A Public Apology to E.L. James.
I’ll admit it.
I’ve given E.L. James a very hard time.
Not personally, mind you, because if I knew her personally I’d probably be too busy asking her about her favorite brand of lubricant and just how far she actually took her research for writing her now — thanks to the movie — even more infamous trilogy, Fifty Shades of Grey. If I knew her personally, I wouldn’t call her E.L. I’d call her Erika, because that’s her name, and we’d discuss our mutual distaste for the casting of Fifty Shades the movie while bonding over wine that we’d sip from glasses as opposed to each other’s navels.
It should’ve been you, Chris.
And of course I’d have to admit to her that I haven’t actually seen the movie and really don’t intend to because it would likely ruin for me the one very good thing the book had going for it, which is one of the most brilliant characters ever written:
The intelligent, charming, handsome, rich, powerful, ungettable guy who’s just damaged enough to be mysterious, and bonus? He’s really amazing in bed. And what’s so brilliant about him is that he is gettable — or should-I-say rescuable — by a single, average woman, which has been a not-so-secret straight female fantasy since before toaster strudels were invented.
Getting — and saving — the ungettable guy is an unhealthy fantasy, but it exists just the same.
So anyway. It’s not about her characters that I’ve given E.L. a hard time, but about her writing. I haven’t done any actual research into how the books were published, but word on the street is the idea started out as Twilight-based online fan fiction and was discovered from there. (By the way, if we’re going to talk about idealizing unhealthy relationships, the suicidal teen vampire series is a much better place to start than some sexy S&M between two consenting adults.) And okay. When I read the first book, I could hardly put it down. I didn’t love her writing style, but the Grey character was just so dang intriguing. And, you know, the sultry scenes didn’t hurt.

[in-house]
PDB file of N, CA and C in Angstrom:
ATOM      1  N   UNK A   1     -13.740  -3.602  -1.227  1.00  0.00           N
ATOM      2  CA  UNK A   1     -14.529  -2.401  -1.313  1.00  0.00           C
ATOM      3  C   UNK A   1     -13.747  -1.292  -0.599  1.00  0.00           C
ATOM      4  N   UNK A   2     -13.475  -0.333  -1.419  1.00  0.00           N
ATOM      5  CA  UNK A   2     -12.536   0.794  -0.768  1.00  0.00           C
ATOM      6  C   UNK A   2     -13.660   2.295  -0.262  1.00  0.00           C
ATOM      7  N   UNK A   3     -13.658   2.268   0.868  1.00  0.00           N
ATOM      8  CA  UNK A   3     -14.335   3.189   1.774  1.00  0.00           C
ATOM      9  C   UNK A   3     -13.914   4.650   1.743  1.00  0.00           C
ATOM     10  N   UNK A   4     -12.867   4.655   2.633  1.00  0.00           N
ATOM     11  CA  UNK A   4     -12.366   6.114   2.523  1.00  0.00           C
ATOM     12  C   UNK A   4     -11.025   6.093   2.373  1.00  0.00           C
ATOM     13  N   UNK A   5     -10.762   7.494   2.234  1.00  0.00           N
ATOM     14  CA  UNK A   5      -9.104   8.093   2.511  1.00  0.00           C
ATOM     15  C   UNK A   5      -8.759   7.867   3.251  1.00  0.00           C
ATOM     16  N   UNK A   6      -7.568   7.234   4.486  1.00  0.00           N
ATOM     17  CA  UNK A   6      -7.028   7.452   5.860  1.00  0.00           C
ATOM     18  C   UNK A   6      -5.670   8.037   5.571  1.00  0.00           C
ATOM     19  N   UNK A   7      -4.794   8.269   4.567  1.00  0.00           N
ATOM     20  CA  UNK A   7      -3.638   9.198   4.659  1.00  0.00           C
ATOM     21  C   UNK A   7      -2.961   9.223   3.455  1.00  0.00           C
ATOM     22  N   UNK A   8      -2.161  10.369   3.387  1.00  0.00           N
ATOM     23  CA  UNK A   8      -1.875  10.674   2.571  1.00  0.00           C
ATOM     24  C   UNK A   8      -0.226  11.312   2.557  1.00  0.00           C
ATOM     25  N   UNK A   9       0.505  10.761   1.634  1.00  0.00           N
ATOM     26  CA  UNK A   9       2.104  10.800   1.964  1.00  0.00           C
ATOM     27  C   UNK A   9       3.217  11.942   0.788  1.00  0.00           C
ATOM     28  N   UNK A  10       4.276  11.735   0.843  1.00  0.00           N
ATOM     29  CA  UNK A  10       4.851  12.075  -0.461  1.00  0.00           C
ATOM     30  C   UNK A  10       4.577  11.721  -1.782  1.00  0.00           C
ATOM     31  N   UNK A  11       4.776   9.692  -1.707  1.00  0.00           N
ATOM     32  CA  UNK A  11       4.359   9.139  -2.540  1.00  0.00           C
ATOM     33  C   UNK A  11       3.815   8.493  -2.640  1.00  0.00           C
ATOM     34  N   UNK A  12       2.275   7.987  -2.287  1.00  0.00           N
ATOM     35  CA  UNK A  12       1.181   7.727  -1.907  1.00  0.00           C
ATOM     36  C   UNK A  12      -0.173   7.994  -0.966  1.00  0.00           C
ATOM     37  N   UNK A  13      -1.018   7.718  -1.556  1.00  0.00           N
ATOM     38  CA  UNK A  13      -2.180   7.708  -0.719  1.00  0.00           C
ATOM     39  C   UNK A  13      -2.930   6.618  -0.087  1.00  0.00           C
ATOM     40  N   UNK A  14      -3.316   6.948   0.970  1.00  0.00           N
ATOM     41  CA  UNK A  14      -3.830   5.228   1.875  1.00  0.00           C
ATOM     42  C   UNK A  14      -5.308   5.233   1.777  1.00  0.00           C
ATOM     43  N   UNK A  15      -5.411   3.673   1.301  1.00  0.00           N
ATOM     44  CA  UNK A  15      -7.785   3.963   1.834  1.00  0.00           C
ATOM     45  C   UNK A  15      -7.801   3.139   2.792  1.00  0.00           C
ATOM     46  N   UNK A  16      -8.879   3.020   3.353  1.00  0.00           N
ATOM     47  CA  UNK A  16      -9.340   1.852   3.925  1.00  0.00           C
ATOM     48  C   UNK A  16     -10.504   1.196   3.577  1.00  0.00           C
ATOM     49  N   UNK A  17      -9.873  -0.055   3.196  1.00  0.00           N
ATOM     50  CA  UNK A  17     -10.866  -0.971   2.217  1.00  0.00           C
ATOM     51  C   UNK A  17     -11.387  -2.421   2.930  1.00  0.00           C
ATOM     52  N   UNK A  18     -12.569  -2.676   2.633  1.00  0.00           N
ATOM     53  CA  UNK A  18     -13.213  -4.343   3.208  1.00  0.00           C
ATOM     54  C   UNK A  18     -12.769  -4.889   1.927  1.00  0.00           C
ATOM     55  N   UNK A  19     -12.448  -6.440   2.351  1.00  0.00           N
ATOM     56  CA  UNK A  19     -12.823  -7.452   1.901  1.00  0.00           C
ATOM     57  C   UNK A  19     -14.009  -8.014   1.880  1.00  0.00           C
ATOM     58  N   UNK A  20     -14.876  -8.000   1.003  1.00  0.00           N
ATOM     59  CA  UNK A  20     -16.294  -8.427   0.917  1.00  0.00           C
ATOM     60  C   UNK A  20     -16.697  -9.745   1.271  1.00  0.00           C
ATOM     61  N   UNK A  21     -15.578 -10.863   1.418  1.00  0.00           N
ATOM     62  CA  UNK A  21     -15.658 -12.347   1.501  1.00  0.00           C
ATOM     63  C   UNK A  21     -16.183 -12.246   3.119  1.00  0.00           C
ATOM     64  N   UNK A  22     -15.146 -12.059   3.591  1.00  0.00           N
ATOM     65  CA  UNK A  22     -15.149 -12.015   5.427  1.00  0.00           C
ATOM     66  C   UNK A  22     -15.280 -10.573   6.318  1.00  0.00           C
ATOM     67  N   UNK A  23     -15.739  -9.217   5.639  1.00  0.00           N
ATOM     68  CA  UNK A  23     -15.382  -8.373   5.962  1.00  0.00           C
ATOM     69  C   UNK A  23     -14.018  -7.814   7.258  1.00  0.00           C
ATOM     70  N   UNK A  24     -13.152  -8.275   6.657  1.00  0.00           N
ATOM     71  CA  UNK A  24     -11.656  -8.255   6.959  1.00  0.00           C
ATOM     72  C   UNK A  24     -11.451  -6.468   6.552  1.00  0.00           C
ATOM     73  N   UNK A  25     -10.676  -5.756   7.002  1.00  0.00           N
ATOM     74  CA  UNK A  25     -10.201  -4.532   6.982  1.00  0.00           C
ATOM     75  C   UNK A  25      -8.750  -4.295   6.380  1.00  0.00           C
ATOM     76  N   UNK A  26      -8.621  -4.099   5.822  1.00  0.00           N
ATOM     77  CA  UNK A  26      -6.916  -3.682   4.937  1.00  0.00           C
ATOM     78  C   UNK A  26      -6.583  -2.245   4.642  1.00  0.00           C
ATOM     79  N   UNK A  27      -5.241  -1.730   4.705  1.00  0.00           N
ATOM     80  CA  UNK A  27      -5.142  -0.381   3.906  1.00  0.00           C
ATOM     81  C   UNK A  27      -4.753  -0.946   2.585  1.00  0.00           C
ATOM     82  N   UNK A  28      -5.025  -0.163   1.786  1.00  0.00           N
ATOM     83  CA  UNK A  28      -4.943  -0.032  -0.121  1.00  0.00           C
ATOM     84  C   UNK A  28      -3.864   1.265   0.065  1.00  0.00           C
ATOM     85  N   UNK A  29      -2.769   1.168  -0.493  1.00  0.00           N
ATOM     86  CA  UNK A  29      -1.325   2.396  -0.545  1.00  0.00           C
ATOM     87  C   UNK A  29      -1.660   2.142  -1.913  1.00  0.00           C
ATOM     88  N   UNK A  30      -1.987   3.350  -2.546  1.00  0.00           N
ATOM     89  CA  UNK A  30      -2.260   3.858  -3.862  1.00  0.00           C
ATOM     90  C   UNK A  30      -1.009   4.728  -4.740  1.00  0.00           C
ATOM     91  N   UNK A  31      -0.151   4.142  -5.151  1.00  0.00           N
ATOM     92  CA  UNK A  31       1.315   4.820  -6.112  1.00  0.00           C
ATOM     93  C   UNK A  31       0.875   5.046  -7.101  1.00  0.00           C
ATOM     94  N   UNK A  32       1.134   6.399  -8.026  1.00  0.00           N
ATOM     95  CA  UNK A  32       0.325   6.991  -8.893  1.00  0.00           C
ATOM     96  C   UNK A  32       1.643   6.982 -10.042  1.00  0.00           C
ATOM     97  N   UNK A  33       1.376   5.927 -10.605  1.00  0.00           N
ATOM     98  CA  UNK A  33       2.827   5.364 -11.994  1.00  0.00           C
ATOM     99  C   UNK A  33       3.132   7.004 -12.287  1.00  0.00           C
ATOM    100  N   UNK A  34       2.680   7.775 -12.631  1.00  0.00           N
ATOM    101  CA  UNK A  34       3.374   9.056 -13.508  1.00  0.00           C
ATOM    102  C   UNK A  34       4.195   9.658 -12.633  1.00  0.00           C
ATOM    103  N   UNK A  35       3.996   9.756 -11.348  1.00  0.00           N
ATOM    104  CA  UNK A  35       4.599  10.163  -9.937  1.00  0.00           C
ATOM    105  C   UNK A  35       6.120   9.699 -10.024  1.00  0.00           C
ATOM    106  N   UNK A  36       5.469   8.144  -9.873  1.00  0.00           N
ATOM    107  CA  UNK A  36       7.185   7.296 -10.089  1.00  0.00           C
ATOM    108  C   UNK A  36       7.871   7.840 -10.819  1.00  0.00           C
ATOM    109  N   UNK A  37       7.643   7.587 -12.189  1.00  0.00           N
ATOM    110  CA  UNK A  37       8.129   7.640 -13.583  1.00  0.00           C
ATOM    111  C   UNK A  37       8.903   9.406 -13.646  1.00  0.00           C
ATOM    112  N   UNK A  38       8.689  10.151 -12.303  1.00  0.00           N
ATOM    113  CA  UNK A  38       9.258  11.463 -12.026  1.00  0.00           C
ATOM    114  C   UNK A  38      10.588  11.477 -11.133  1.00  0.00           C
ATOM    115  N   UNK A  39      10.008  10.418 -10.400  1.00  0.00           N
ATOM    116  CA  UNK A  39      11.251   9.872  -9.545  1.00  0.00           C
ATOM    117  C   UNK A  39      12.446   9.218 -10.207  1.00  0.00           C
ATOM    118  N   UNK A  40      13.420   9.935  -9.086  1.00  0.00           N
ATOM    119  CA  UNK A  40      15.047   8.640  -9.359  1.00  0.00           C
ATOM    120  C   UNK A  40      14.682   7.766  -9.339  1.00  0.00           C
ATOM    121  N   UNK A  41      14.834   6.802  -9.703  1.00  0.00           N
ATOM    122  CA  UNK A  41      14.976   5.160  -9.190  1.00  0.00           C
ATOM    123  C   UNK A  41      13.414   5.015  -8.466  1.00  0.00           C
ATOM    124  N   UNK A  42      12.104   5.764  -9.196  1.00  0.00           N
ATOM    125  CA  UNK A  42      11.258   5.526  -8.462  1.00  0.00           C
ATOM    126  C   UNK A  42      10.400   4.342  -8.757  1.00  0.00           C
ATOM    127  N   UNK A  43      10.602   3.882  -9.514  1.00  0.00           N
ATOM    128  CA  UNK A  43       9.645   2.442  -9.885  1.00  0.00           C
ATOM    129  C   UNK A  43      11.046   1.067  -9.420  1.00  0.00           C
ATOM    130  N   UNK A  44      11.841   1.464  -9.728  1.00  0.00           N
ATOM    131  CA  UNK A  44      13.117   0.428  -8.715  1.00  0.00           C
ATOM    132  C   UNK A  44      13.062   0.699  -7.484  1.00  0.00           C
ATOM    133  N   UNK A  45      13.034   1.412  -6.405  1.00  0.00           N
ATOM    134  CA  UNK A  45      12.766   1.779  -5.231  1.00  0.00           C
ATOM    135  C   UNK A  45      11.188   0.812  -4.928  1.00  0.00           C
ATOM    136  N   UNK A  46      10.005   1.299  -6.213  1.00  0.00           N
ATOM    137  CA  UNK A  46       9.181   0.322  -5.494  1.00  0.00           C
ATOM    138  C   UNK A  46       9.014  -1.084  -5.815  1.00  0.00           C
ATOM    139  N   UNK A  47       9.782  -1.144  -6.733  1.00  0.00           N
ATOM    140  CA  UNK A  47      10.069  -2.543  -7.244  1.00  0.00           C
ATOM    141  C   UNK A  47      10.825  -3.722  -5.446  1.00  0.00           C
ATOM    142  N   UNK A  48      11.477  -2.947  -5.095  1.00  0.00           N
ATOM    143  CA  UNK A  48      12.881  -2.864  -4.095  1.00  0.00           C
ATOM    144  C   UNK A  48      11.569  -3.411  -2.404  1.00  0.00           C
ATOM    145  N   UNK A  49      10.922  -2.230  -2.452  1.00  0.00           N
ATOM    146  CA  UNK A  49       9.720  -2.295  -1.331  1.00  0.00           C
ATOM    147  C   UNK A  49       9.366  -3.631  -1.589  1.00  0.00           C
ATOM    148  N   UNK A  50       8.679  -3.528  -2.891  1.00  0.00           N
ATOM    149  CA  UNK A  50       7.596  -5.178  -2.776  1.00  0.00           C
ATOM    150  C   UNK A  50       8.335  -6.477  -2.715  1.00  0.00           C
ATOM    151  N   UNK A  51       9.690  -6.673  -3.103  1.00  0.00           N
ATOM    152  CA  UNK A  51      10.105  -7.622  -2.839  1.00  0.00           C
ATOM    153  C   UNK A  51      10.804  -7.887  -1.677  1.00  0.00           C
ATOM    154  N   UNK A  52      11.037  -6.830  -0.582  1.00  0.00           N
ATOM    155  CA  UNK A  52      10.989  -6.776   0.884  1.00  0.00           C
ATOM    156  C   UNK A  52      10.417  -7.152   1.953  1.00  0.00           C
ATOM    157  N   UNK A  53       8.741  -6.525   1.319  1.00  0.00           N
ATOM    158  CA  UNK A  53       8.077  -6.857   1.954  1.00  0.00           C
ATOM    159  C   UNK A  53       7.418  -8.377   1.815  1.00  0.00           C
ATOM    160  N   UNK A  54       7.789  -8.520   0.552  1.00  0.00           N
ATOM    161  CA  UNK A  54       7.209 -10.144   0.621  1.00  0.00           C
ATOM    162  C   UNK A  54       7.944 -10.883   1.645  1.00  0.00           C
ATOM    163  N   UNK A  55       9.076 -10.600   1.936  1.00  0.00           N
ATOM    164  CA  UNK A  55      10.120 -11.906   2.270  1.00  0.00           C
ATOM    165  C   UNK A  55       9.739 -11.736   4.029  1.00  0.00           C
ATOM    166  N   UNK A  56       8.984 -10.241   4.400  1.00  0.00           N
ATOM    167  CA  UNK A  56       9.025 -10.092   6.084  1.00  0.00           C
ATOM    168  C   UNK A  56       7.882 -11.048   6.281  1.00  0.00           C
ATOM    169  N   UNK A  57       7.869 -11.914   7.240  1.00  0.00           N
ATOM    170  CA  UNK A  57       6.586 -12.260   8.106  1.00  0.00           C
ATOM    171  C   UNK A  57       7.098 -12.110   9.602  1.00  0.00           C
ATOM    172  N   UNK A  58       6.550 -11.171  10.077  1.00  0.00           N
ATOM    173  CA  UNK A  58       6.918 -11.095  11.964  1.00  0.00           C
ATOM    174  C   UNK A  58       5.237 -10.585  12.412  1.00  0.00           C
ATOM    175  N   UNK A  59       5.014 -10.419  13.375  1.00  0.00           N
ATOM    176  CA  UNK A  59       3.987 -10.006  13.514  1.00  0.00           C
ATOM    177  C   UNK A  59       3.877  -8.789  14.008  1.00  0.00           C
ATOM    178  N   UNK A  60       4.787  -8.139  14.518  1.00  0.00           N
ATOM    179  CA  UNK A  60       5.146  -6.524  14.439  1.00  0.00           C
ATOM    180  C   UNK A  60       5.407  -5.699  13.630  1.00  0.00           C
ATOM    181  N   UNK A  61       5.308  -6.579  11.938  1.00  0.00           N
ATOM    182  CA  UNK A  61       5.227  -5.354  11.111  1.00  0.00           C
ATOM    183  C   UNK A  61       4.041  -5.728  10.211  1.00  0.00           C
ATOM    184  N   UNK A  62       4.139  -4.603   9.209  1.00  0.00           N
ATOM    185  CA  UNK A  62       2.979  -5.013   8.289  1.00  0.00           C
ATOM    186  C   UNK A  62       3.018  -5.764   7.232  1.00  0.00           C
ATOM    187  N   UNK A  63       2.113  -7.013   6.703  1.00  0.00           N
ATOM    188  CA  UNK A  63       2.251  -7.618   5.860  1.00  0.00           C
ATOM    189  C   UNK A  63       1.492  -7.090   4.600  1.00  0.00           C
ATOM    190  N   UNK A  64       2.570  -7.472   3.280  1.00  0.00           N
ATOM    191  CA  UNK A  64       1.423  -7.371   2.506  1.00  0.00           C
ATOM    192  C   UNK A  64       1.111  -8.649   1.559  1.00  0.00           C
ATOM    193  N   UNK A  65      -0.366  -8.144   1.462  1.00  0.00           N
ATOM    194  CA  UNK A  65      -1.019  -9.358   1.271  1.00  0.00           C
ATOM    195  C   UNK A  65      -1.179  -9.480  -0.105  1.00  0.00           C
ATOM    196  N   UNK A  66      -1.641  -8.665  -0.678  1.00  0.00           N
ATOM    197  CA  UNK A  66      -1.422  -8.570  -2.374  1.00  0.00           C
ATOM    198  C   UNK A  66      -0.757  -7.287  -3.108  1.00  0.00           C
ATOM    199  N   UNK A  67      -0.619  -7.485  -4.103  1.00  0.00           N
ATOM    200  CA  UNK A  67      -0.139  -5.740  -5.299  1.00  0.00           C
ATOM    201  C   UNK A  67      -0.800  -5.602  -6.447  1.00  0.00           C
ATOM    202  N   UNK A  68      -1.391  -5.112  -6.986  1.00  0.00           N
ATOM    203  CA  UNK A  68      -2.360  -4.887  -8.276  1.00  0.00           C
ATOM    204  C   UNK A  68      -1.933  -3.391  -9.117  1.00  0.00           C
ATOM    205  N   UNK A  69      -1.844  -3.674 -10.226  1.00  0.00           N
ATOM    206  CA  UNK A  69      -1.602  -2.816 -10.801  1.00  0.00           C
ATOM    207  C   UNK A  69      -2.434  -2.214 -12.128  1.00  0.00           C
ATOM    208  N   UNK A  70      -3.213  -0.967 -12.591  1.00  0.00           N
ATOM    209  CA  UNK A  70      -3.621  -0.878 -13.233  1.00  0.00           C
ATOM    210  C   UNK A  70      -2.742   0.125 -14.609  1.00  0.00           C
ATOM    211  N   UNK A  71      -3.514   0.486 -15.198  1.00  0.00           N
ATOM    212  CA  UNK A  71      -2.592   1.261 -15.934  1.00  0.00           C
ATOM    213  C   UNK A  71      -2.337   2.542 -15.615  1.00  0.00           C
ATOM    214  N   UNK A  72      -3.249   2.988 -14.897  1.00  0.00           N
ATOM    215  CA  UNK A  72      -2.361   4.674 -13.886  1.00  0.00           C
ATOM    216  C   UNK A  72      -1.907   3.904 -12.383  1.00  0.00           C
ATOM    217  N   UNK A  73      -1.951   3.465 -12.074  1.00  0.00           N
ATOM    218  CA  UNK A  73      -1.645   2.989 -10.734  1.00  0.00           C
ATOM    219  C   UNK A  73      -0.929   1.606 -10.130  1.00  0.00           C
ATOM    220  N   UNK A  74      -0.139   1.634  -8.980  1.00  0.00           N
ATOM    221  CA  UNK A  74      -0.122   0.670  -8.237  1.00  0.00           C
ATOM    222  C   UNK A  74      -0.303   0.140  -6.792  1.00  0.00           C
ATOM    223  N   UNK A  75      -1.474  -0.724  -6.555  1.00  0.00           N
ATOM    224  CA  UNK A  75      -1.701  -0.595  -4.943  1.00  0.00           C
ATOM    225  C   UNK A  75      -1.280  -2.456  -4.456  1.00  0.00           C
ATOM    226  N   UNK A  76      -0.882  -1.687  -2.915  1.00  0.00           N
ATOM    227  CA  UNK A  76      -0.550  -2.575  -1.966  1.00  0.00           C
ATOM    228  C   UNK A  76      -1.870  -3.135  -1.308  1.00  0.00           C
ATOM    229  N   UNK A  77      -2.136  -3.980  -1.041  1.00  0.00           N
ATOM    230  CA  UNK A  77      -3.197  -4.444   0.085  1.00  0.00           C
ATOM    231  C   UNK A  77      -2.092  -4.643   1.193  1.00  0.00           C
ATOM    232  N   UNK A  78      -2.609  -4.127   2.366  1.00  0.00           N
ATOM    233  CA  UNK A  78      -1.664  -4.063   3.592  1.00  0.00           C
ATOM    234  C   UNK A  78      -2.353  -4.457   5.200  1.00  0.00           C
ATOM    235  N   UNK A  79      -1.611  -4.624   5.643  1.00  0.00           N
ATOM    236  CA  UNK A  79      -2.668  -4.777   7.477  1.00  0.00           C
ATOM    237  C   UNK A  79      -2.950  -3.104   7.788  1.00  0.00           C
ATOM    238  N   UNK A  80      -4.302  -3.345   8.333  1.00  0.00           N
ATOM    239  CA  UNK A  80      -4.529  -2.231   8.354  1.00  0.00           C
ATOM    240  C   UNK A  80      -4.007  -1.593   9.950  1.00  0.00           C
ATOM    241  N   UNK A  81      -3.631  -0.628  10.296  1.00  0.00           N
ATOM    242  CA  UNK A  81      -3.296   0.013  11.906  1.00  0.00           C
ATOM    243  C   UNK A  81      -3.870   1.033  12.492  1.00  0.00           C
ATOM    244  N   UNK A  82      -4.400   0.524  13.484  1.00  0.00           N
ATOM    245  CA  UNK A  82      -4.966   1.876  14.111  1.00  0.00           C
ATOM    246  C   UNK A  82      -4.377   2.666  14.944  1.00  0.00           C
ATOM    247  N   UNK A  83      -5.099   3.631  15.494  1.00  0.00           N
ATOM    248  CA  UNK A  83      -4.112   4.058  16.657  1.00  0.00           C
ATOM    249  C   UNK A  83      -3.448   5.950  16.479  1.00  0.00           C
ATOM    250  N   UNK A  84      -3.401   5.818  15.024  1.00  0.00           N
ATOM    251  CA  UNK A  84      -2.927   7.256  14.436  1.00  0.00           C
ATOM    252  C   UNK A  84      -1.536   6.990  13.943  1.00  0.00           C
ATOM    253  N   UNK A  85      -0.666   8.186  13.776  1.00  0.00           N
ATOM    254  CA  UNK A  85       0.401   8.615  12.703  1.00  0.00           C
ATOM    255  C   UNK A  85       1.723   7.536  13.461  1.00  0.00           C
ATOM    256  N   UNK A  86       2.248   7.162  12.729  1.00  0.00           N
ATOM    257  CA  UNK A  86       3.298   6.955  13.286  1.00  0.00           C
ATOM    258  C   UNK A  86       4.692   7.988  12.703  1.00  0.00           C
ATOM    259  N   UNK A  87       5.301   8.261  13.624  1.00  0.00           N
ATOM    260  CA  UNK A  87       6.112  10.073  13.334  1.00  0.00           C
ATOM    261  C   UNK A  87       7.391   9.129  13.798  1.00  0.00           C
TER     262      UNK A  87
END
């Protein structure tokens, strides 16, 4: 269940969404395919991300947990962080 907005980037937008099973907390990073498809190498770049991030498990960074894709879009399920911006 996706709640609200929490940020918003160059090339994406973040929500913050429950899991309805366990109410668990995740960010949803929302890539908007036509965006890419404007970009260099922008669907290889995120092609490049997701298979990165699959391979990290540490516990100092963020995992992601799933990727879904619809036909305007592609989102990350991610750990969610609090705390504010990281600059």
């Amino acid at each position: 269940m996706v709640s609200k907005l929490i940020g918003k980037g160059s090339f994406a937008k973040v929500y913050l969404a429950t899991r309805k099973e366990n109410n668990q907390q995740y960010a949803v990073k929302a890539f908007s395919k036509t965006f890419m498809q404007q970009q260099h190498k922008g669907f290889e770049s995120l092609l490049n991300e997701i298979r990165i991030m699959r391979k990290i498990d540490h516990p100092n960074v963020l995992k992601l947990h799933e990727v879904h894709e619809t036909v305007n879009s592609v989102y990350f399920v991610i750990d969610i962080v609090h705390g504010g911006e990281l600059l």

But then I picked up the second two books, and she completely lost me. I have no idea whether this is the case, but I had the very distinct impression that E.L. was forcibly “encouraged” to write a trilogy when really, all she had in her was one super hit book about these particular characters. In the second two, plotlines fizzled out, characters stopped being believable, and the writing just kept getting worse.
When I finished, I wished I’d just stopped after the first and let my imagination decide what happened to our odd couple.
And I’ve been unabashedly vocal about it. Ugh, Eeee Elll. WHY did you write those second two books? You just weren’t feeling it, but they made you do it, didn’t they? It… they just… and the writing… but WHY?
I said all of these things. I did. But now I get it. Now that I’ve sat down to write my own novel, I realize. This book writing business is hard. Like, not just hard in the daunting stare of a very blank page kind of way, but hard in the sense that you have to think about things like character development and connecting plot lines and having plot lines and making it interesting and E.L.? You had the added pressure of hype. Of forcing 3 books out of a one book idea.
I’m a mere 3,000 words into a 70,000+ word project, and nearly every single one has felt like it popped from my body like a constipated turd. And I look at the turd and I’m like, Huh. There you are. You look kind of dumb, but I’m going to leave you for now because I don’t know what else to do with you.
But E.L. took her turds and ran, man. That takes a kind of courage I’m not sure I have in me yet. And my characters thus far are nowhere near as groovy as Mr. Christian Grey.
At least not yet.
So, just like the only people who should ever be allowed to leave crappy tips are people who’ve actually waited tables, it turns out that the only people who should be allowed to criticize someone’s book writing are people who’ve actually attempted to do it themselves. Because unless you can personally relate, there’s no way for you to understand the level of difficulty and therefore, there’s no room to criticize.
Even then, maybe there’s just too much criticism in this world in general.
Maybe we should all just be allowed to leave our turds where they lay without fear of public ridicule.
I’m sorry, Erika.
And thanks for the necktie.